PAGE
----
The National transforms melancholy into beauty on fifth album, 'High Violet'

It’s what is tucked into the corners, the unexpected musical passage or subtly dazzling turn of phrase, that elevates The National’s songs into something more than just music and words.

If you’re so inclined, the New York band becomes a way to make sense of the tumult of life in an age when it’s possible to feel at once interconnected, over-stimulated and lonely as hell — or, maybe, it’s a refuge where such intrusions recede, washed away by the quiet solidarity of kindred spirits commiserating.

That was the subtext, anyway, of the band’s four albums through the brilliant 2007 release, “Boxer.” The National is somewhat more engaged with the world on its latest, “High Violet” (Beggars), a collection of songs looking outward.

As on “Boxer,” the music is understated here, with none of the jarring screamers that popped up on earlier National records. These songs are measured, singer Matt Berninger murmuring in his resonant baritone over guitars and, occasionally, strings and horns, all powered by drummer Bryan Devendorf’s sturdy, impeccable rhythm.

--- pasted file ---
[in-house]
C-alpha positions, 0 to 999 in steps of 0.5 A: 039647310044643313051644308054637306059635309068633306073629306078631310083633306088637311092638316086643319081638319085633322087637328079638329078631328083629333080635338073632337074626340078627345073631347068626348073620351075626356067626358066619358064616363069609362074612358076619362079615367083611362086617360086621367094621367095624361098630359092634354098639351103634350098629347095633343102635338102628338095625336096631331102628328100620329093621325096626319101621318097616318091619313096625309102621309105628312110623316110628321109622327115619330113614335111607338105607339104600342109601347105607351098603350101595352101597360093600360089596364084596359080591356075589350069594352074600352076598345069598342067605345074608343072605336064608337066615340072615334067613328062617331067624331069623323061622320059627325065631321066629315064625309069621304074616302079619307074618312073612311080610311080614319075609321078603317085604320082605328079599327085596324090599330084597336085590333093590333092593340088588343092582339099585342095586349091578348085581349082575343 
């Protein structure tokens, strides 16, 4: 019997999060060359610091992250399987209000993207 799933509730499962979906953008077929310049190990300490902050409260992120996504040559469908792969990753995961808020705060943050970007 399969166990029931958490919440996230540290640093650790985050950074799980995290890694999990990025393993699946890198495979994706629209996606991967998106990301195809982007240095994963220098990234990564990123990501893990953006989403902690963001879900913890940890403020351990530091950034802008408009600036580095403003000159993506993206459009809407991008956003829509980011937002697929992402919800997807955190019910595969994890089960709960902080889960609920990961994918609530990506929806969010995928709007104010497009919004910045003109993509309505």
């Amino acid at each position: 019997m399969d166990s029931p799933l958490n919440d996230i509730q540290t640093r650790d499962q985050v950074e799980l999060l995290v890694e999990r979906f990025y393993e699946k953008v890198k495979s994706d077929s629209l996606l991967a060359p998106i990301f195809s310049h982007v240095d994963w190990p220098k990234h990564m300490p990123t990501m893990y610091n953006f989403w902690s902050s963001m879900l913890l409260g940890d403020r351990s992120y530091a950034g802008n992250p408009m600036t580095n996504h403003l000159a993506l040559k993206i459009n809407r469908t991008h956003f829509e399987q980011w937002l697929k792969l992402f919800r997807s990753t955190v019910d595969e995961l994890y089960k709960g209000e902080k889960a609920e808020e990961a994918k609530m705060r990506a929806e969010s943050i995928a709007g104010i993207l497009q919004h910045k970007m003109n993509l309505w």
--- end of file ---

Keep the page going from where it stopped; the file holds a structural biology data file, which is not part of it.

Berninger’s lyrics are typically oblique, though he summons scenes that are vivid and heart twisting. “What makes you think I’m enjoying being led to the flood?” he sings on “Runaway,” a desolate song built on acoustic guitar and adorned with mournful horns. He employs horror-movie imagery on “Conversation 16,” and lifts his anguished voice in an arresting melody over piano and strings on “Vanderlyle Crybaby Geeks,” transforming melancholy into resigned beauty.

As with any multi-layered art form, “High Violet” unfolds over time, expanding as it draws you further and further into its wistful embrace.

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— Text by Eric R. Danton, photo by Keith Klenowski

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